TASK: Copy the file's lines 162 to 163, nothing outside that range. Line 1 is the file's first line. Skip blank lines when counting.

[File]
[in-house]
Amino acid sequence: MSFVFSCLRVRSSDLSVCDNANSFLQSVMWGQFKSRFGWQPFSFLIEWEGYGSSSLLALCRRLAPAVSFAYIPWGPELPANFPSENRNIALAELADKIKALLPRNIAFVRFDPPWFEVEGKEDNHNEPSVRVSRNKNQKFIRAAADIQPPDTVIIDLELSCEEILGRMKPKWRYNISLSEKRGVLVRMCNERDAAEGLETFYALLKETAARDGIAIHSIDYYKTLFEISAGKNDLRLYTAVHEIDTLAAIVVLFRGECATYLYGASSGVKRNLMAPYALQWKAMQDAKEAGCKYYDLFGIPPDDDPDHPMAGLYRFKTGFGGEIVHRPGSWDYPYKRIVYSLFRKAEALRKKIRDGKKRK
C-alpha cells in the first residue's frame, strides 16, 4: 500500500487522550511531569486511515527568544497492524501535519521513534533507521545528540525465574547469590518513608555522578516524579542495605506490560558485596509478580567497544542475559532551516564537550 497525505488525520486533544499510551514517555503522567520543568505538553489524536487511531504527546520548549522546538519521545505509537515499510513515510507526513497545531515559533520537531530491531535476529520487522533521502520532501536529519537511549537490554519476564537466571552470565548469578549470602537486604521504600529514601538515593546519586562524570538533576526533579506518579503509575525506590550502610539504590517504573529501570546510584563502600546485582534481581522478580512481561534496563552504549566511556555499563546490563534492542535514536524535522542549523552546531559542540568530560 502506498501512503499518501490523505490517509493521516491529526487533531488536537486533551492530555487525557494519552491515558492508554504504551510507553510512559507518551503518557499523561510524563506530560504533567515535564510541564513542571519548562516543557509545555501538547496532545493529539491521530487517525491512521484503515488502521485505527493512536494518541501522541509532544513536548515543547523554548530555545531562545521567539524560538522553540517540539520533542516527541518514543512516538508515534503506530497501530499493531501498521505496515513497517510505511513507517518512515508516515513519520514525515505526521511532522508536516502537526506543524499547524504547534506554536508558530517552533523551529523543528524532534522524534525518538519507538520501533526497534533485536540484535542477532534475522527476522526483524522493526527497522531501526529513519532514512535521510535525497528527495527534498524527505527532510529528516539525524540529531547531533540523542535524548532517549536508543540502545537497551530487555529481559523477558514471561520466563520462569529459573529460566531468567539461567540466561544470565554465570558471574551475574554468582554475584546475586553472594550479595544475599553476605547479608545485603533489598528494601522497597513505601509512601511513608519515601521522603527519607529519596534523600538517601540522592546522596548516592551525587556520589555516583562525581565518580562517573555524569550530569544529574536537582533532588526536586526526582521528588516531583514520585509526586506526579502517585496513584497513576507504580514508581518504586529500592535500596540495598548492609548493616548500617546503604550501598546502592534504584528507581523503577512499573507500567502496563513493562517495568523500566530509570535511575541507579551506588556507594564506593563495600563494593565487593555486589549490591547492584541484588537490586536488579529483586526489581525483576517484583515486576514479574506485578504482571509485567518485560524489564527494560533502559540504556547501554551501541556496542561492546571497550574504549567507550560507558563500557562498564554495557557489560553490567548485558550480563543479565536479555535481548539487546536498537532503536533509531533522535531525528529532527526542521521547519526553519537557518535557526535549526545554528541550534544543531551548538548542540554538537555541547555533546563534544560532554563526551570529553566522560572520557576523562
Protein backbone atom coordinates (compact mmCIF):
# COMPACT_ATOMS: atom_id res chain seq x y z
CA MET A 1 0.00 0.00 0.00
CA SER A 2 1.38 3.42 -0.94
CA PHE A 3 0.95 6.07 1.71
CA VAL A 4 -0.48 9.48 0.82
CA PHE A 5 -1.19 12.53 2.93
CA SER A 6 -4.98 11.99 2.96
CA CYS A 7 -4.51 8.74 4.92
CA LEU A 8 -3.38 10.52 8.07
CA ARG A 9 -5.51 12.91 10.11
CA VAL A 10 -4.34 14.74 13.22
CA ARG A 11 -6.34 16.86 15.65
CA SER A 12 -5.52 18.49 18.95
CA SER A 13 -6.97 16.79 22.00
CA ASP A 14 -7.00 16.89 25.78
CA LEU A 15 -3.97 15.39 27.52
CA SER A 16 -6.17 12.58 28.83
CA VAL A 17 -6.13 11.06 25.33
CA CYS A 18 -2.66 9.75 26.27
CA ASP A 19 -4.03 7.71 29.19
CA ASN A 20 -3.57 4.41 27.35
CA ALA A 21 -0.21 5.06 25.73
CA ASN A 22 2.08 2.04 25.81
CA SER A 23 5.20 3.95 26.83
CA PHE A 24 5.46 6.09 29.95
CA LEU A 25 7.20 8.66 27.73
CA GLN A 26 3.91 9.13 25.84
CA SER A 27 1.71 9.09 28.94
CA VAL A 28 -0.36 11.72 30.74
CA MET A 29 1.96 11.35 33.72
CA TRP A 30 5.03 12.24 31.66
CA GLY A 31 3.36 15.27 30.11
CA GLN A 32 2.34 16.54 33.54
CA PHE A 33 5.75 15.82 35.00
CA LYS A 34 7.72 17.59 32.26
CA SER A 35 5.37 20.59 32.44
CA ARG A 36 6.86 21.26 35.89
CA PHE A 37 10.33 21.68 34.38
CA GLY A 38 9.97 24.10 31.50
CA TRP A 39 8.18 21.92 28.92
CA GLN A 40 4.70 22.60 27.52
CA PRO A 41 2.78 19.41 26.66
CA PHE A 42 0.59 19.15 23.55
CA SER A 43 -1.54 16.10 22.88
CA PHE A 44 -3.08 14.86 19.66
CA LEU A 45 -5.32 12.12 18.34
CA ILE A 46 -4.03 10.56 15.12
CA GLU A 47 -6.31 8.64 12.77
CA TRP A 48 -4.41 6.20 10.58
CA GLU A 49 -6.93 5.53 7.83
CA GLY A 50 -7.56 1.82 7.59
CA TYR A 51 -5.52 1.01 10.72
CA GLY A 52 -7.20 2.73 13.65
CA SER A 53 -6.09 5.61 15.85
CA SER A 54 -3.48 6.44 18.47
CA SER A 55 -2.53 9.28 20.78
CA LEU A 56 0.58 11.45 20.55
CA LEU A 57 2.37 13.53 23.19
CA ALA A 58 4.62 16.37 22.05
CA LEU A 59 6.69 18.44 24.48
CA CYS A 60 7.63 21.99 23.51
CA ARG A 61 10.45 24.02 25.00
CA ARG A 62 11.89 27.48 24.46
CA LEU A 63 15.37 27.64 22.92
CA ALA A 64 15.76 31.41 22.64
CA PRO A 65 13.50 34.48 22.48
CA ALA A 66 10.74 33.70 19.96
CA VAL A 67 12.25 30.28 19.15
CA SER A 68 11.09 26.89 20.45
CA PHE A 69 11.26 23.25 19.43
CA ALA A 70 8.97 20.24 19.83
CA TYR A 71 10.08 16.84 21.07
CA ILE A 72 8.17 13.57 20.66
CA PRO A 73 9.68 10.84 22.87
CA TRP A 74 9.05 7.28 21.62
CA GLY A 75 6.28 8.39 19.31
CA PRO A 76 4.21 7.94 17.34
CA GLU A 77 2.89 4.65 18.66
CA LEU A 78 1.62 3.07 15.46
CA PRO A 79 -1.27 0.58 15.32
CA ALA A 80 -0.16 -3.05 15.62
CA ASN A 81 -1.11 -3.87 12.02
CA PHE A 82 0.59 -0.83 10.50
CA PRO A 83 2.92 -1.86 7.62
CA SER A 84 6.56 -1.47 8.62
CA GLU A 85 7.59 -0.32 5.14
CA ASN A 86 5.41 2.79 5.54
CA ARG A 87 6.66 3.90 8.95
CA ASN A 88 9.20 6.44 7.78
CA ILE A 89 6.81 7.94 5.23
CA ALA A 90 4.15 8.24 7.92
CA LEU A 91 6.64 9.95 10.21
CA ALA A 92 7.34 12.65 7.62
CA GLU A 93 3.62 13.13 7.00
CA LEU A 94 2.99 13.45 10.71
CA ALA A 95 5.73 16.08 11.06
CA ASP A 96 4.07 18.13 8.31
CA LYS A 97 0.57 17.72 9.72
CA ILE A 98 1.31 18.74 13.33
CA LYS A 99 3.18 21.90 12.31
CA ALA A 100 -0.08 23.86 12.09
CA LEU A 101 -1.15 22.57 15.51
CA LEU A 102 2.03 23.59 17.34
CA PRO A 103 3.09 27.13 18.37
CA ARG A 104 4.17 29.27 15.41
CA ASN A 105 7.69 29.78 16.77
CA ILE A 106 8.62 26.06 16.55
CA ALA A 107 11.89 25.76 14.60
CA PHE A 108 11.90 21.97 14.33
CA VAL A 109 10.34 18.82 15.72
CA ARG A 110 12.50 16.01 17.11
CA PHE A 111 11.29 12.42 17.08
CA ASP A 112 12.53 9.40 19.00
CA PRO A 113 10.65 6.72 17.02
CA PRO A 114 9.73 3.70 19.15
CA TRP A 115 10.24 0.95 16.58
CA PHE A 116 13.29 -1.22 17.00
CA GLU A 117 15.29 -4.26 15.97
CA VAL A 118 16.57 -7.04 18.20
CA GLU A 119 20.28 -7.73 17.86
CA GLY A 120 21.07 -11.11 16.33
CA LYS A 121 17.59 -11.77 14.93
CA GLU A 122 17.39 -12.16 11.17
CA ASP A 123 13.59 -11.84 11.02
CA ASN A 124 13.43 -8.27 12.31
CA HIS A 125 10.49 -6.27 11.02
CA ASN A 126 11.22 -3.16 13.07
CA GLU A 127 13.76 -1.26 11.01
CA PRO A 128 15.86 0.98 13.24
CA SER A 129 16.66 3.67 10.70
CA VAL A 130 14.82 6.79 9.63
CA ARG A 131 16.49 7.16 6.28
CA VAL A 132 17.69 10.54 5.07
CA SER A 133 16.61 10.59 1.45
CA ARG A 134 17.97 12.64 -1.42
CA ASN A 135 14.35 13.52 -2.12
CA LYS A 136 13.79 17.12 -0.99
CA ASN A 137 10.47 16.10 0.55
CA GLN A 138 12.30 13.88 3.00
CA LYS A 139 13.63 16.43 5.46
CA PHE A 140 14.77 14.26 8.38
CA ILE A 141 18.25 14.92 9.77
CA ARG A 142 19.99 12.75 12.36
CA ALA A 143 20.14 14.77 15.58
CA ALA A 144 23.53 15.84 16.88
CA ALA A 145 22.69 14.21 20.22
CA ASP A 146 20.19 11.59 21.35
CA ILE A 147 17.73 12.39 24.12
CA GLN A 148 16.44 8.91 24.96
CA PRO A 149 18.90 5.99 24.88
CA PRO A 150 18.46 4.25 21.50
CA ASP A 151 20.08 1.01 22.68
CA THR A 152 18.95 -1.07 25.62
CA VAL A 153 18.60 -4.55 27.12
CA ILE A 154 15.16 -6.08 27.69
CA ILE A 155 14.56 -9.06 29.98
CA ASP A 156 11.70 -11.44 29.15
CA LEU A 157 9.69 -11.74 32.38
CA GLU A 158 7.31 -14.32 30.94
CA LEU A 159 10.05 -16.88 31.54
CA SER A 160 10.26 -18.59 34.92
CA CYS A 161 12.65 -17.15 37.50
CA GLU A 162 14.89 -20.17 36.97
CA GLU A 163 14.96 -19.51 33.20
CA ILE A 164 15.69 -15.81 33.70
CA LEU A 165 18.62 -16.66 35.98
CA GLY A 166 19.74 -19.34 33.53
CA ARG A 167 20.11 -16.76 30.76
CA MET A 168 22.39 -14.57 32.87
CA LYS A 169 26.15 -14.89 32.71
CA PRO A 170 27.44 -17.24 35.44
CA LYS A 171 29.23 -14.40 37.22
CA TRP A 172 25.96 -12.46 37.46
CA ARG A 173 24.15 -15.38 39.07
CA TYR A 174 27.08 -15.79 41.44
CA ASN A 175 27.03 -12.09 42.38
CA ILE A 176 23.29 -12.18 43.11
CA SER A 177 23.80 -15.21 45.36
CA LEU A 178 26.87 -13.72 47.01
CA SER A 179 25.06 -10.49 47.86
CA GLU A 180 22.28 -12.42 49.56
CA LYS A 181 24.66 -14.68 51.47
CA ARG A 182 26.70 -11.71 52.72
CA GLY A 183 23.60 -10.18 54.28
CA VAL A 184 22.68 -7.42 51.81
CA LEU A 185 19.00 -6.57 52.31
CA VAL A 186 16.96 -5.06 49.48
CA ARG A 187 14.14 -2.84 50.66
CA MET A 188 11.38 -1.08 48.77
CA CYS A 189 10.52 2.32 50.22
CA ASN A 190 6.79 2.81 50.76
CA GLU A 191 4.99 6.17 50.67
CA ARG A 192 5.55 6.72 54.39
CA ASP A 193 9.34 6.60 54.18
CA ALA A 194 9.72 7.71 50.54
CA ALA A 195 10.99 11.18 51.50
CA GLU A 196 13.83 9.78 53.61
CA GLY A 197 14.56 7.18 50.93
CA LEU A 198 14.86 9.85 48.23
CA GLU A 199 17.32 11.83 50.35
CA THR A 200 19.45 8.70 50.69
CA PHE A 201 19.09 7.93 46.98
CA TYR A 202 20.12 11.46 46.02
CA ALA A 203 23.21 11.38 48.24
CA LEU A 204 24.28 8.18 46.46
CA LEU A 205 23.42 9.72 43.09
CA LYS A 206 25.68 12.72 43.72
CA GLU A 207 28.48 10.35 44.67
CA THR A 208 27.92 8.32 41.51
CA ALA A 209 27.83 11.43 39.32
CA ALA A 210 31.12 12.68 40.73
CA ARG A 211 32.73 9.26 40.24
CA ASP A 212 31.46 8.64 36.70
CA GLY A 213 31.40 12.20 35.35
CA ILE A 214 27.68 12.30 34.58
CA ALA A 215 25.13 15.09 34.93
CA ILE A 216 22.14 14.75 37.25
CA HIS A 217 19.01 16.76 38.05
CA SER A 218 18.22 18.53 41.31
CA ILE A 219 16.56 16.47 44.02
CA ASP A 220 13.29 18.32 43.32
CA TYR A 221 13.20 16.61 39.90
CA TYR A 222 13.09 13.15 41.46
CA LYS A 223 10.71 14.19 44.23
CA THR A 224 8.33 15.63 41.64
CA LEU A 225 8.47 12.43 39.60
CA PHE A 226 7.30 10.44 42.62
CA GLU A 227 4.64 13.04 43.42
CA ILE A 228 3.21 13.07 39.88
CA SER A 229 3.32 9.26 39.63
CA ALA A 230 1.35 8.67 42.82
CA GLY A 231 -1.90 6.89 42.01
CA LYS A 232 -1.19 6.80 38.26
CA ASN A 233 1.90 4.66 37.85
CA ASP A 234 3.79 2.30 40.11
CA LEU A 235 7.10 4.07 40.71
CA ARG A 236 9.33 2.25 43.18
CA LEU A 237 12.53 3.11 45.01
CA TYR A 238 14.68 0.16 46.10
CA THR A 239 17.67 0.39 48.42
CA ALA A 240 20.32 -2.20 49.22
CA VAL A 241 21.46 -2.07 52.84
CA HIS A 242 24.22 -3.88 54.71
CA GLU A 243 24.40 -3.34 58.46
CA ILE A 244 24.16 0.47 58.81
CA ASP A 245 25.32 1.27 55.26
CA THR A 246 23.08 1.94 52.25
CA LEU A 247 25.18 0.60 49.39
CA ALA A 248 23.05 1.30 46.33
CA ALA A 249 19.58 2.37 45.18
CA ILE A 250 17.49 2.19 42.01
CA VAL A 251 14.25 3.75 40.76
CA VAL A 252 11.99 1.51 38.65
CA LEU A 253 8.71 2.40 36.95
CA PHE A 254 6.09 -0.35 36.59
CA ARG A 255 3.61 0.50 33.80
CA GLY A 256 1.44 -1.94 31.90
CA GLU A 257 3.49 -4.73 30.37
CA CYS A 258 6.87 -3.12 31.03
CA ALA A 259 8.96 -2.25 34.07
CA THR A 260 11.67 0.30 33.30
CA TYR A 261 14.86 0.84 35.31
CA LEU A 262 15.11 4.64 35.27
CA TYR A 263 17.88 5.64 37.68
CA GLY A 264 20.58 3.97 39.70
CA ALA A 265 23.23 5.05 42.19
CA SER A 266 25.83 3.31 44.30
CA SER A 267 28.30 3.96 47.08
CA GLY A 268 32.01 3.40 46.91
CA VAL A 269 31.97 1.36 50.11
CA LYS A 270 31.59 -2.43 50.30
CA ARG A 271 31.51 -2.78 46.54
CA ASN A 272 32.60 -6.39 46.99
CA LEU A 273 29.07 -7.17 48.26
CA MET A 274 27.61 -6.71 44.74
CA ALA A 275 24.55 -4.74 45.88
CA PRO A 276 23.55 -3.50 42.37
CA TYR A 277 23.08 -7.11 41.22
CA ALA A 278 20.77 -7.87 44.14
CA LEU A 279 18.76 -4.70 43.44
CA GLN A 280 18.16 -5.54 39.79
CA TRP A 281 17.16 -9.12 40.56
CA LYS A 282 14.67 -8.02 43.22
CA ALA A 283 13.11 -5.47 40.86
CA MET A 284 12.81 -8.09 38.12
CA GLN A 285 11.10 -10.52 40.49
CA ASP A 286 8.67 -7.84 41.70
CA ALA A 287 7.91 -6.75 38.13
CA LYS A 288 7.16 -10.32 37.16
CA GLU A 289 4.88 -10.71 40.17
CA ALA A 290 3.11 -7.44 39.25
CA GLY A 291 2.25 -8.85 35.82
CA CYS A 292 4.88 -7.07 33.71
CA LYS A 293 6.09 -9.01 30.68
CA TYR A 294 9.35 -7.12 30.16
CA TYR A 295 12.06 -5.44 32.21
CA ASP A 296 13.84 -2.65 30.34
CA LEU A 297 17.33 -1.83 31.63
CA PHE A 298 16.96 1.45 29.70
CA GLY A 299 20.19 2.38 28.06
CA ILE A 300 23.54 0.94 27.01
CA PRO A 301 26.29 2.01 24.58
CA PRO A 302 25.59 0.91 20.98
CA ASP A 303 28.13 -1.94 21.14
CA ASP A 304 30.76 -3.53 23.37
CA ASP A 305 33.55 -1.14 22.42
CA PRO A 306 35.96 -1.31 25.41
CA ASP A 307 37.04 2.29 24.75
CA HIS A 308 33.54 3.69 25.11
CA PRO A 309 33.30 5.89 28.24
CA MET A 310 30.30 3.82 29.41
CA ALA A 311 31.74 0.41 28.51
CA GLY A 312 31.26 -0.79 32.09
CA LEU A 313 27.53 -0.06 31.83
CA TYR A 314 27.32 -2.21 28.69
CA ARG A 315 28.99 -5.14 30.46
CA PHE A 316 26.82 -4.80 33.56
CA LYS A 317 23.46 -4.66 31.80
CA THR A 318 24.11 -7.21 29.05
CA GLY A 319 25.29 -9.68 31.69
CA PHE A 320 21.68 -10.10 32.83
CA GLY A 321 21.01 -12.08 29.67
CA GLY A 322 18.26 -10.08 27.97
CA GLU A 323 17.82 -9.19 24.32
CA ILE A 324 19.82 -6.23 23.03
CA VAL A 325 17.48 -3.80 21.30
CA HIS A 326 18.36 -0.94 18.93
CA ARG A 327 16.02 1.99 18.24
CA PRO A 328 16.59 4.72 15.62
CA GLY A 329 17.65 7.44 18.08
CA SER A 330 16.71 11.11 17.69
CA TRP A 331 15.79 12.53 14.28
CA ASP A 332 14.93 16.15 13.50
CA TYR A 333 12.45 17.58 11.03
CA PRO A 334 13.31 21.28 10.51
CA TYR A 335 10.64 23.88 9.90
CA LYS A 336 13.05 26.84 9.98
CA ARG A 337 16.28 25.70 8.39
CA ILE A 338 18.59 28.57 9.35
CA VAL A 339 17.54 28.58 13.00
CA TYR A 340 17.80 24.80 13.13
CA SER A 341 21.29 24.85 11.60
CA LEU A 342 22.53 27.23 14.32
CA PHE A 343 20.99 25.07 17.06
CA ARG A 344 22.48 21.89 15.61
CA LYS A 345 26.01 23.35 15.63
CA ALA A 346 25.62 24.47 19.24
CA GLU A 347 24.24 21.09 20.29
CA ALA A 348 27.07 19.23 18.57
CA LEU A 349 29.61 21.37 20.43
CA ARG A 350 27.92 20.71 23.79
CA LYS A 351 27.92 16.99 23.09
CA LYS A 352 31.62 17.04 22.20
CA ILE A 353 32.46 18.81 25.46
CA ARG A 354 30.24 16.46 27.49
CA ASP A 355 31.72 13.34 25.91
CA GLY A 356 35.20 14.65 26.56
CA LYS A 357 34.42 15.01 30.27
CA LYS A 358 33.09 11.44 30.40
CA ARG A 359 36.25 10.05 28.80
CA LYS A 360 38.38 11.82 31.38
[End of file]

CA LEU A 157 9.69 -11.74 32.38
CA GLU A 158 7.31 -14.32 30.94